Some Natural Medicines May Alter Laboratory Test Results*

Chris D. Meletis, N.D.

Practitioners that use natural medicine will freely admit that “just because it’s natural doesn’t make it safe.” It is logical that, because 25–33 percent of conventional prescription medicines originated from natural sources, certain extracts may also have side-effects. Philosophically, some people might argue that there is a difference between an isolated substance used in the form of a drug and using a botanical extract. However, this line of argument for many products has become weakened with the advent and abundant use of standardized products that concentrate isolated active chemicals from plants to create “quasidrugs.”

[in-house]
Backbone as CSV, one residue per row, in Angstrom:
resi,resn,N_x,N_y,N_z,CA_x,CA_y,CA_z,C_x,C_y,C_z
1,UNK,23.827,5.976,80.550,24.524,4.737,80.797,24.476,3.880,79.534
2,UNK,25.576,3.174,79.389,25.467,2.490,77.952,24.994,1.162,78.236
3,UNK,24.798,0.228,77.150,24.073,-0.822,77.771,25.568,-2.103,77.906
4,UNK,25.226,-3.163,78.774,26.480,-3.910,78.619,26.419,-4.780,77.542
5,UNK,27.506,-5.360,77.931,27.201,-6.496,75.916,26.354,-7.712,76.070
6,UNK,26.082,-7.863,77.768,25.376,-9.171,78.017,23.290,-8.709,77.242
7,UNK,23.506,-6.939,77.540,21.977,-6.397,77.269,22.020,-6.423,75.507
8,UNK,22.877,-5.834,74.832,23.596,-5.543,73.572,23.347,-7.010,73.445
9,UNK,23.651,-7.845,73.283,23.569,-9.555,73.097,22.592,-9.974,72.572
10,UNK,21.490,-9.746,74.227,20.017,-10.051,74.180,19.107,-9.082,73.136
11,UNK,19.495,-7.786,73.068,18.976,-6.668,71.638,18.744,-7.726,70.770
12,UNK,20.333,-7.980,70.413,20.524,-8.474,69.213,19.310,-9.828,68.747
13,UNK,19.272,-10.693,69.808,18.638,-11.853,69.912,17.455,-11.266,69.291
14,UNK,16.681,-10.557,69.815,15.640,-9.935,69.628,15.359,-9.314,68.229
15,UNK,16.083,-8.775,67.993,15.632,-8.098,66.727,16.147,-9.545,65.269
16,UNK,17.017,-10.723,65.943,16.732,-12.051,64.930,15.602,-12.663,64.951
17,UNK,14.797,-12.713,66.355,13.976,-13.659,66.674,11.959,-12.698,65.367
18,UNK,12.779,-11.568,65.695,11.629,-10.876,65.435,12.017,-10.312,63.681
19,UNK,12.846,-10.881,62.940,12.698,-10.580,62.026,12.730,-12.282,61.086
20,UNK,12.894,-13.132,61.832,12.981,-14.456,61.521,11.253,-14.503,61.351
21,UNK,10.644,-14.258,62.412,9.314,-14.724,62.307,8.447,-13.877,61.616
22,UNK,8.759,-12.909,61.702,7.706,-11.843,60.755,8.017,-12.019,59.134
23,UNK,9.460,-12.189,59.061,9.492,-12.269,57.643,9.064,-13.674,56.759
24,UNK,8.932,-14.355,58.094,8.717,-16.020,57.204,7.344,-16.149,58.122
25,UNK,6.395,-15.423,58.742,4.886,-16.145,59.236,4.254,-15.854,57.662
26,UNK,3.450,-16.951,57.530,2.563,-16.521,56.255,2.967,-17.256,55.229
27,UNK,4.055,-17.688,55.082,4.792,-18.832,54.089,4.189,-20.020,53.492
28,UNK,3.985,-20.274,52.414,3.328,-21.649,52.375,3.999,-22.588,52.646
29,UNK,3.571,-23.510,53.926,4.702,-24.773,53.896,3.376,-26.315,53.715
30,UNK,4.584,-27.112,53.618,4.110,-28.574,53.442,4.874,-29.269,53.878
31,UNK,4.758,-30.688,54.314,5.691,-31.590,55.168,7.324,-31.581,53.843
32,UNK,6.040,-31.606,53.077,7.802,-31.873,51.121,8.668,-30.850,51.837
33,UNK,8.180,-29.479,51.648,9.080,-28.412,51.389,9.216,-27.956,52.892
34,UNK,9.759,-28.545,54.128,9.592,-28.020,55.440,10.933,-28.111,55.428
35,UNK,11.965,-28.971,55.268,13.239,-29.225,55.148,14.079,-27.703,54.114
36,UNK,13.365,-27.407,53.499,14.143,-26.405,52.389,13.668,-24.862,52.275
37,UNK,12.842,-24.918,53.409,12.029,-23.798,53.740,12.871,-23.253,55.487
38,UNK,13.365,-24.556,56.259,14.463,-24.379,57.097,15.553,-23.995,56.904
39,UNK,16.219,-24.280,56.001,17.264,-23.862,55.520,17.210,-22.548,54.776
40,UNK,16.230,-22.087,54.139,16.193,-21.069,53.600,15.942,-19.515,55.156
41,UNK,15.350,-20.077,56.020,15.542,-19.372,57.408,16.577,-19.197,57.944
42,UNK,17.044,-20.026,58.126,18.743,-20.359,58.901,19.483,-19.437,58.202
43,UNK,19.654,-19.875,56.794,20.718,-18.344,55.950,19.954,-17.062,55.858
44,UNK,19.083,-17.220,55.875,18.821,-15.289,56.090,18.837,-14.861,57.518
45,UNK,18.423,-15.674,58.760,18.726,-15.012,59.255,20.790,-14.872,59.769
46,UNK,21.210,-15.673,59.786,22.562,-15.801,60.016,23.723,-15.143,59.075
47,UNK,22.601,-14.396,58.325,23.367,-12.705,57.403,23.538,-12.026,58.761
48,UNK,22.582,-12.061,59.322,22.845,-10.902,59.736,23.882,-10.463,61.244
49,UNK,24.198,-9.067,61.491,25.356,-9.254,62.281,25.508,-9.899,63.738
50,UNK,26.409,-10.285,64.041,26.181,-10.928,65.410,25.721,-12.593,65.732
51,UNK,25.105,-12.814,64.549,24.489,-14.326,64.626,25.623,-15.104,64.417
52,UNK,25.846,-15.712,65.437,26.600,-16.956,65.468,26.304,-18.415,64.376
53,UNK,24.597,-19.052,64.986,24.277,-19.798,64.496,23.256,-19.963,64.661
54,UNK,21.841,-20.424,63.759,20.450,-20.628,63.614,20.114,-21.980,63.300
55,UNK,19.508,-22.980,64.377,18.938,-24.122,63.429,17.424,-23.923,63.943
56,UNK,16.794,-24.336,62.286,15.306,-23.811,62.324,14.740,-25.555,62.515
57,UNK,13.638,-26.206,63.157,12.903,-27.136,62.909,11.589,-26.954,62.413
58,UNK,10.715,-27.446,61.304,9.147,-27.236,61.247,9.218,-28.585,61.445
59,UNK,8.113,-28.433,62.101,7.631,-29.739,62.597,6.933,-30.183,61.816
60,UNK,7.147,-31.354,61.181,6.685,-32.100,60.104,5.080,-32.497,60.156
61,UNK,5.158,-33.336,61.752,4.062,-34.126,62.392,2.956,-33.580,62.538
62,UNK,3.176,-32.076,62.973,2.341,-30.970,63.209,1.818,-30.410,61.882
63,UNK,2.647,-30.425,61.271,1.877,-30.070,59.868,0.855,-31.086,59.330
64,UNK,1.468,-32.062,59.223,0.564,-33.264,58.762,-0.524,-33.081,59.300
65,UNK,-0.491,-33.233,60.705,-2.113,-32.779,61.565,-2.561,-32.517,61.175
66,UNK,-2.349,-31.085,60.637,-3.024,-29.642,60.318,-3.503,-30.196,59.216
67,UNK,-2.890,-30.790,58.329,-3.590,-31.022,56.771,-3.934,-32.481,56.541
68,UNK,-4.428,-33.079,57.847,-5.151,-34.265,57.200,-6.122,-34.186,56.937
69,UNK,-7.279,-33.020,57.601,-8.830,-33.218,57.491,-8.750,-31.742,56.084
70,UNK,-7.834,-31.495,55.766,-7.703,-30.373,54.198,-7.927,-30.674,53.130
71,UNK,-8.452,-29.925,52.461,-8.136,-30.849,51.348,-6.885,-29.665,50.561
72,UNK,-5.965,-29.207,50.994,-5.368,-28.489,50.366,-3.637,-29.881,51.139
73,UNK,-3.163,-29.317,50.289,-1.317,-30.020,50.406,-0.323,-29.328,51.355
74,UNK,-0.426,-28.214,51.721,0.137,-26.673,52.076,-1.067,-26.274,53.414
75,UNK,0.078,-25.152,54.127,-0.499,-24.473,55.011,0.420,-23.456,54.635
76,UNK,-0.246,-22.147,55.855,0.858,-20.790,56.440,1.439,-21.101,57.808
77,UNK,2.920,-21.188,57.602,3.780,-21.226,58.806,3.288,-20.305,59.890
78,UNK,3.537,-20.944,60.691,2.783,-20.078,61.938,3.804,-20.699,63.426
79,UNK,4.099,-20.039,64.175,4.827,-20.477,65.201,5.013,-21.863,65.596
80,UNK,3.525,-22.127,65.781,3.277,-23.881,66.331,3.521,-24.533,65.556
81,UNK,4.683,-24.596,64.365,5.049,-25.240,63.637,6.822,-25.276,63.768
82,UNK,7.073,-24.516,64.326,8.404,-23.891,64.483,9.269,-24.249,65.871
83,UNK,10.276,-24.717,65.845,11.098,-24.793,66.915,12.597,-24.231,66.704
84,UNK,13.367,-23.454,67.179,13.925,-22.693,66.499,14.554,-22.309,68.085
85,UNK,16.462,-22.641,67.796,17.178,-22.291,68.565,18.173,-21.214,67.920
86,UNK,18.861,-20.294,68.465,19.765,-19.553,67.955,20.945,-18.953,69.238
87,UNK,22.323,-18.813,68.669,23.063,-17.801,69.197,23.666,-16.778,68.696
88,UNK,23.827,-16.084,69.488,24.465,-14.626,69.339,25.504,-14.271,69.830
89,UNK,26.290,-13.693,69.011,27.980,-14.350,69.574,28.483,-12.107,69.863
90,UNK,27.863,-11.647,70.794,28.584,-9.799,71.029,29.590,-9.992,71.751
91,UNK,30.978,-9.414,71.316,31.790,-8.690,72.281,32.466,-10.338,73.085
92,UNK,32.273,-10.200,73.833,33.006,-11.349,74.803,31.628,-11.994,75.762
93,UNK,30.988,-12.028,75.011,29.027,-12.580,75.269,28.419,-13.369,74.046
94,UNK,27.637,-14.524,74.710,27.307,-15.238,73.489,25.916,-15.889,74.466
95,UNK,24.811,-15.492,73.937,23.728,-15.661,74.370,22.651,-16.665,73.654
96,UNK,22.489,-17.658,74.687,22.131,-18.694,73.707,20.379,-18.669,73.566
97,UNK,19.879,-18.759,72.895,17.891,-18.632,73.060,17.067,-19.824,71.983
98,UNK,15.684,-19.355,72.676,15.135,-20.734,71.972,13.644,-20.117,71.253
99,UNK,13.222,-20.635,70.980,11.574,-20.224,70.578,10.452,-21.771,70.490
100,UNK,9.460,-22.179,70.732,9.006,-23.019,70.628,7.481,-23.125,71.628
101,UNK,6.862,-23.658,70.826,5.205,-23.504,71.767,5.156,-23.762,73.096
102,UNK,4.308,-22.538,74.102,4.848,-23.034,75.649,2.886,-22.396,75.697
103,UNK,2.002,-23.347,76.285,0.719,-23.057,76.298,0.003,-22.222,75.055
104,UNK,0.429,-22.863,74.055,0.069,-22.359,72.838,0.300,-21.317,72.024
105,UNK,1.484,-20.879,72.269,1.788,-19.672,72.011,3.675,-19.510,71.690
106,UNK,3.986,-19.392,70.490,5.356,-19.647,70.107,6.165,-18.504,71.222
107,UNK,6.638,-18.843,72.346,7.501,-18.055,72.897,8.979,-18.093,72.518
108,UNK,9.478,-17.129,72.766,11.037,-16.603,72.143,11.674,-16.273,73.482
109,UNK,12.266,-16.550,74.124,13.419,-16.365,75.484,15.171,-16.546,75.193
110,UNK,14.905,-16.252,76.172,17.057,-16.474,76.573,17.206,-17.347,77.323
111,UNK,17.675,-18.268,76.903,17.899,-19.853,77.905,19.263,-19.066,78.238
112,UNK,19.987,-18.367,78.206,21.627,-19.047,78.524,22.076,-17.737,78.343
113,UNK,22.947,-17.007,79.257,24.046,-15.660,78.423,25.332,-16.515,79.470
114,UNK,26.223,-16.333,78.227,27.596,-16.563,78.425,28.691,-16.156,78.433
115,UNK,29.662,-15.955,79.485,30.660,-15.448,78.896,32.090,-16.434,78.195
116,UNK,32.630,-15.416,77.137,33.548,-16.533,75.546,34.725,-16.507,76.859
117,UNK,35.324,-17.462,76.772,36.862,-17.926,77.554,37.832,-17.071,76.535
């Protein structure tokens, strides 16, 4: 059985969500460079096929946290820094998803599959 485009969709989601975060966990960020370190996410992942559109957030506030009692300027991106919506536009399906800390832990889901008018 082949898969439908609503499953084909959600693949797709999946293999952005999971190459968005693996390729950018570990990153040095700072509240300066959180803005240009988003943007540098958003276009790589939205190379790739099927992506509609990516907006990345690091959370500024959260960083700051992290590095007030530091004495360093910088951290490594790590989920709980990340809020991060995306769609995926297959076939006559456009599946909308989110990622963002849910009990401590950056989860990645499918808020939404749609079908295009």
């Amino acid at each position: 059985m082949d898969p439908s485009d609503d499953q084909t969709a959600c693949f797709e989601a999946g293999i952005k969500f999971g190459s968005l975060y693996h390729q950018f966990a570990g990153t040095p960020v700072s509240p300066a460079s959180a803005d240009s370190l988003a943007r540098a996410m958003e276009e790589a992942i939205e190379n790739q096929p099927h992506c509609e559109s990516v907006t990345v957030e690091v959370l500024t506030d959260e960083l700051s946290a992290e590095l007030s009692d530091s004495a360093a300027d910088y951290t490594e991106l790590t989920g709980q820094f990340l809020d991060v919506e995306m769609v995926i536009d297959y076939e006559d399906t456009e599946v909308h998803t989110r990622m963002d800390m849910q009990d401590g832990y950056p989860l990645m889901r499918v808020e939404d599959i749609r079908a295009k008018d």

Indeed, the same trends that originally resulted in the creation of pharmaceuticals are beginning to reshape the traditional use of botanical medicines. If an isolated substance in a drug derived from a plant is made into a prescription medicine and can cause side-effects, then, of course, herbal medicines that are dissected and modified to create quasidrugs increases the likelihood of interactions and side effects. This is especially true when quasidrugs are not used with sufficient knowledge of nature’s intended balance. Drug–drug interactions occur and it follows quite logically that drug–natural medicine interactions also happen.

Read More…